The evacuation degenerated into a violent confrontation between thousands of settlers and thousands of soldiers and police officers. By early afternoon hours, 200 people were reported to have sustained injuries, including 80 members of the security forces, most of them police officers.
At least one police officer sustained very serious head wounds and was airlifted to hospital after he lost consciousness. Knesset Members Effie Eitam and Arieh Eldad, who arrived at the site to support the settlers' struggle, were also wounded. Many of the injured were airlifted to Jerusalem hospitals.
Shaare Zedek Hospital Director Yonatan Halevy said most of the injured who arrived at the hospital suffered baton blows.
"About 15 people arrived at the hospital, most of them lightly hurt," he said. "Most of them are protesters and a few are members of the security forces." More injured are expected to arrive at the hospital by bus.
'A line was crossed'
Meanwhile, Acting Prime Minister Ehud Olmert slammed the conduct of settlers in Amona during a Knesset committee meeting.
Security forces, settlers clash at Amona (Footage: Yaron Brenner)
"This is a phenomenon that cannot continue or be accepted. When bricks are thrown at the heads of soldiers and police officers, a line has clearly been crossed," he said. "This is reaching a scope we haven't seen before. This was an organized activity on the part of the settlers for political ends. "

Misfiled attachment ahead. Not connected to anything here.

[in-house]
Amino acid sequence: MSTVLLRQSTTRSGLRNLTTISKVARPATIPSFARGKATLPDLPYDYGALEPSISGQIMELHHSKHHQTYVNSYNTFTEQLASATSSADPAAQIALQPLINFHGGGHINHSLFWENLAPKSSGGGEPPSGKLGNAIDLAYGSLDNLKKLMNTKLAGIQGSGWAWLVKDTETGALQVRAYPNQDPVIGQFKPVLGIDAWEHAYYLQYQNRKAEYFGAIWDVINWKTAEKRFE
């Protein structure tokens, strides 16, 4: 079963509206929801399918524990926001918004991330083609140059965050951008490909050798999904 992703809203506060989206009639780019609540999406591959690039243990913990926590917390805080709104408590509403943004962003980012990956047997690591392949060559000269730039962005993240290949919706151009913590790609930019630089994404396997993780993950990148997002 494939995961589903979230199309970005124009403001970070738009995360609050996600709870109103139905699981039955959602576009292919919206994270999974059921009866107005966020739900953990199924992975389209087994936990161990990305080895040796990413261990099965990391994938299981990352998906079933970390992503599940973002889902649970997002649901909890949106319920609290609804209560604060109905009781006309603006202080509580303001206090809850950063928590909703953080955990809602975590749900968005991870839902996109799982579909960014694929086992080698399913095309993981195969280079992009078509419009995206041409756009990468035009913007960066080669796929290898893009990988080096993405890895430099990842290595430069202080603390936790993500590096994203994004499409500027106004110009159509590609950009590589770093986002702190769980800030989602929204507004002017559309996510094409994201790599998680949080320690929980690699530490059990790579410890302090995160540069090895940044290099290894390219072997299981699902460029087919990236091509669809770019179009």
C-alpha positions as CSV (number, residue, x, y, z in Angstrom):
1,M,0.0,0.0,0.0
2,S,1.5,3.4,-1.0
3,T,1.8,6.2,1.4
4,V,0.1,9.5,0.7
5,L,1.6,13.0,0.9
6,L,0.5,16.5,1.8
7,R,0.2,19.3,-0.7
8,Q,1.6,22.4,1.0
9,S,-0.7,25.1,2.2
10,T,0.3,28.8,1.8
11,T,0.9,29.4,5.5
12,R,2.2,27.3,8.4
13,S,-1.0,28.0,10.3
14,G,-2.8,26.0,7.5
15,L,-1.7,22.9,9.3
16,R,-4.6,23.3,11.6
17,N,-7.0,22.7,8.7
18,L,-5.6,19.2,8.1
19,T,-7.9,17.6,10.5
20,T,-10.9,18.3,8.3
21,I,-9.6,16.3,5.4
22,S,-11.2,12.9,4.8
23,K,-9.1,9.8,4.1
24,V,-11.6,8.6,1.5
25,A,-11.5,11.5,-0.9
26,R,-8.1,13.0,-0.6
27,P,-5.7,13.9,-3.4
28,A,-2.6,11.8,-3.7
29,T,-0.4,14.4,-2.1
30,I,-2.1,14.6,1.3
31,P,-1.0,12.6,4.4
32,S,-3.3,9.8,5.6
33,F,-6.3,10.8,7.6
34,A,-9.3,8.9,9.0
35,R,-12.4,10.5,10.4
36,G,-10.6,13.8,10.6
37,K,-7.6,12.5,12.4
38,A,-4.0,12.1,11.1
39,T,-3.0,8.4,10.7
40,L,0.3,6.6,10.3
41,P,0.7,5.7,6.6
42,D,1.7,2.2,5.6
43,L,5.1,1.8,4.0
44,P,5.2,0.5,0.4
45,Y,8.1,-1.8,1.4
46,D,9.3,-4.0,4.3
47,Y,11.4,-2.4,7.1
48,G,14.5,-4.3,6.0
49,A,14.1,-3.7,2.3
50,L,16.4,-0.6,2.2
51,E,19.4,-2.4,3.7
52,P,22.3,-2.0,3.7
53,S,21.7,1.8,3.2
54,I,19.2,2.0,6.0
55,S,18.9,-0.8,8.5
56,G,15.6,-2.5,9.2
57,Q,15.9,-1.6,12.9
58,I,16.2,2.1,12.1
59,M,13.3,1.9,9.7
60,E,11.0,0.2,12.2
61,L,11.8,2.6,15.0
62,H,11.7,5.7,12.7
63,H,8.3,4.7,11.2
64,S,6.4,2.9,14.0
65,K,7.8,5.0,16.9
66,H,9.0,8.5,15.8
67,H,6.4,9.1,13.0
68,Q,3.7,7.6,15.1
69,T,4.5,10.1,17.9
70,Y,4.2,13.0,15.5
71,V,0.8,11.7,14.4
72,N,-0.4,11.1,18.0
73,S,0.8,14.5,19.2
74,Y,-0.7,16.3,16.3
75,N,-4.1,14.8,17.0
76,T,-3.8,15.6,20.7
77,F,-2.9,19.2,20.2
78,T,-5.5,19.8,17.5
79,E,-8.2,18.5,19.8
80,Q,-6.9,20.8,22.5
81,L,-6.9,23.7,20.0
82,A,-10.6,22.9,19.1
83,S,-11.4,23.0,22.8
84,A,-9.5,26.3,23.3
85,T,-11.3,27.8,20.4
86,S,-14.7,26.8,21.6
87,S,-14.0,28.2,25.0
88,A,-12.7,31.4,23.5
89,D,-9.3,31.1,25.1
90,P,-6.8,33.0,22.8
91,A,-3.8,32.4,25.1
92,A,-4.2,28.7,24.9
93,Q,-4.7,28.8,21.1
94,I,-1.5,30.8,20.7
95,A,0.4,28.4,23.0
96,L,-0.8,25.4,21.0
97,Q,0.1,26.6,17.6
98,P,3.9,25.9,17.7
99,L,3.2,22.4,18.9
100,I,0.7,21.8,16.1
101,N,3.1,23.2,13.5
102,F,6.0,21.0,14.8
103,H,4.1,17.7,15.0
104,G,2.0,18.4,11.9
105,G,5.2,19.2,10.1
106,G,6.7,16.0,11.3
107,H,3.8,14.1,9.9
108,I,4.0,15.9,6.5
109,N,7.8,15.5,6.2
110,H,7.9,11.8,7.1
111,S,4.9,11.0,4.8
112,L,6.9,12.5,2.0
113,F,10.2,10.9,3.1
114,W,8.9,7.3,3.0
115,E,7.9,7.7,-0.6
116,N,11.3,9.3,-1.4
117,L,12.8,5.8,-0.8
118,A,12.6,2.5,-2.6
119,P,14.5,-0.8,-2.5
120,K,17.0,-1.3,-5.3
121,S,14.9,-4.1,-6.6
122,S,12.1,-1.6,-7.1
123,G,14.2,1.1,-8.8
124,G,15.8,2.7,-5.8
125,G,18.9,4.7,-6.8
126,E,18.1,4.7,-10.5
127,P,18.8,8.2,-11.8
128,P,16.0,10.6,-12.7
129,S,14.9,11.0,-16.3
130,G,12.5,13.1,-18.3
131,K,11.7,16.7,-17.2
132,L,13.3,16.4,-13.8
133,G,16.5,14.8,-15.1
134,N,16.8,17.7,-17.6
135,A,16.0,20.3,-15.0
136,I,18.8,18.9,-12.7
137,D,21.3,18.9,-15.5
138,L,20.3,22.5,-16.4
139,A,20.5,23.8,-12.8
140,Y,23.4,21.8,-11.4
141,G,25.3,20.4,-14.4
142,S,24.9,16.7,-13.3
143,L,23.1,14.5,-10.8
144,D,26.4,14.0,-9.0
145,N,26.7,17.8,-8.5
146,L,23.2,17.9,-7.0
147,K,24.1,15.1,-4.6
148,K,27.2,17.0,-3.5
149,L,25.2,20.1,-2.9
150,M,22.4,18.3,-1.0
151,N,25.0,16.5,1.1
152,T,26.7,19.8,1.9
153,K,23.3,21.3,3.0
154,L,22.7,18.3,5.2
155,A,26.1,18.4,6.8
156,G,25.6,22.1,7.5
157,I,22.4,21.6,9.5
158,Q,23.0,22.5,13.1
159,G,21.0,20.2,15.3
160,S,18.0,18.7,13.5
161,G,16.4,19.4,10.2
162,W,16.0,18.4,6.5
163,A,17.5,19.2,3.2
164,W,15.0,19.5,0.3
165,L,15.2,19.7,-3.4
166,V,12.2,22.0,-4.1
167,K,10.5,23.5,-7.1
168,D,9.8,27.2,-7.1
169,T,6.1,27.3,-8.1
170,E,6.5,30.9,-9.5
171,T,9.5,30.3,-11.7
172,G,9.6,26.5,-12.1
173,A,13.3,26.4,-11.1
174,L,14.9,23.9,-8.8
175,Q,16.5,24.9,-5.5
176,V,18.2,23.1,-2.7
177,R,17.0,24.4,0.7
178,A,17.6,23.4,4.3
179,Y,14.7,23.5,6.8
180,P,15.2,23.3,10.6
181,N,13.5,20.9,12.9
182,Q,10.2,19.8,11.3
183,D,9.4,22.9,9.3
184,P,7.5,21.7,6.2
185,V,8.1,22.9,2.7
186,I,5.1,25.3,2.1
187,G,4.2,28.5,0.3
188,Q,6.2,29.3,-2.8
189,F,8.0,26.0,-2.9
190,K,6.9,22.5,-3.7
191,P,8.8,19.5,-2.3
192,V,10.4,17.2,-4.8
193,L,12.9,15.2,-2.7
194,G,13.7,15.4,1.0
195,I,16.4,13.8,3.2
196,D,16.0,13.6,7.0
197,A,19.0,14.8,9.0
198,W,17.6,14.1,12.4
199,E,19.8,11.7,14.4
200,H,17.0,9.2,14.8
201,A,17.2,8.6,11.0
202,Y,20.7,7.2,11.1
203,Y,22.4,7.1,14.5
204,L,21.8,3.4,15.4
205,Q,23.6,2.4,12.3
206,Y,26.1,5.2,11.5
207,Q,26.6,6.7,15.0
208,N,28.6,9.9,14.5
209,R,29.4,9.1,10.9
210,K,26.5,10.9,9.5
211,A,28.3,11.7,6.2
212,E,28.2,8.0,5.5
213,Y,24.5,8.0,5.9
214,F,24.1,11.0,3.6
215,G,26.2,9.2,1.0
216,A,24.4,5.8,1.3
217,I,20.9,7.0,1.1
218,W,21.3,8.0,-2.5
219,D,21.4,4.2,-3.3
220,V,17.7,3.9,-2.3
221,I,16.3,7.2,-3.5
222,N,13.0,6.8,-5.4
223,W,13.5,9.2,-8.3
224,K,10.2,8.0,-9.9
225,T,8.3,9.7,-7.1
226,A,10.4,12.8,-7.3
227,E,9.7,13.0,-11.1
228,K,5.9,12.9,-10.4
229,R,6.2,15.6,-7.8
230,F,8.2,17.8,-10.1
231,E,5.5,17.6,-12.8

Hundreds hurt (Photo: Dudi Vaknin)
"The State of Israel will not tolerate it," Olmert said. "I trust the State Prosecutor's Office judgment after they watched on television the kind of offensive faced by security forces," Olmert added. "I wish to convey a warm handshake to security forces who are carrying out the most difficult mission using admirable restraint and determination, in the face of this unprecedented offensive."
Settlers hurl insults at senior IDF officer
Security officials told Ynet they expected the "struggle in Amona to be violent and complex."
IDF Central Command Head Yair Naveh arrived in Amona and was promptly surrounded by dozens of settlers who hurled insults at him, referring to him as "criminal" and saying they will not be joining the army.
Difficult day in Amona (Photo: Amir Cohen)
The outpost's evacuation was undertaken in stages, with forces first heading in the direction of Amona at 3 a.m. Wednesday. The troops were greeted with a barrage of rocks, oil, paint, and water, but stopped at the outpost's entrance after the High Court of Justice issued a temporary injunction against the demolition of Amona homes.
The Court later rejected the settlers' petition, giving the go-ahead for troops to head into Amona at 10 a.m. Around noontime, a bulldozer razed the first structure in the outpost.
Troops proceeded to raze the other structures, after removing settlers barricaded on the roofs. In some homes, settlers burned tires to hamper the forces. Meanwhile, a Border Guard female officer was declared missing during the operation. Commanders in the area ordered their troops to undertake a count immediately in an effort to locate the missing fighter.
Anat Barshkovsky and Meital Yasur-Beit Or contributed to the report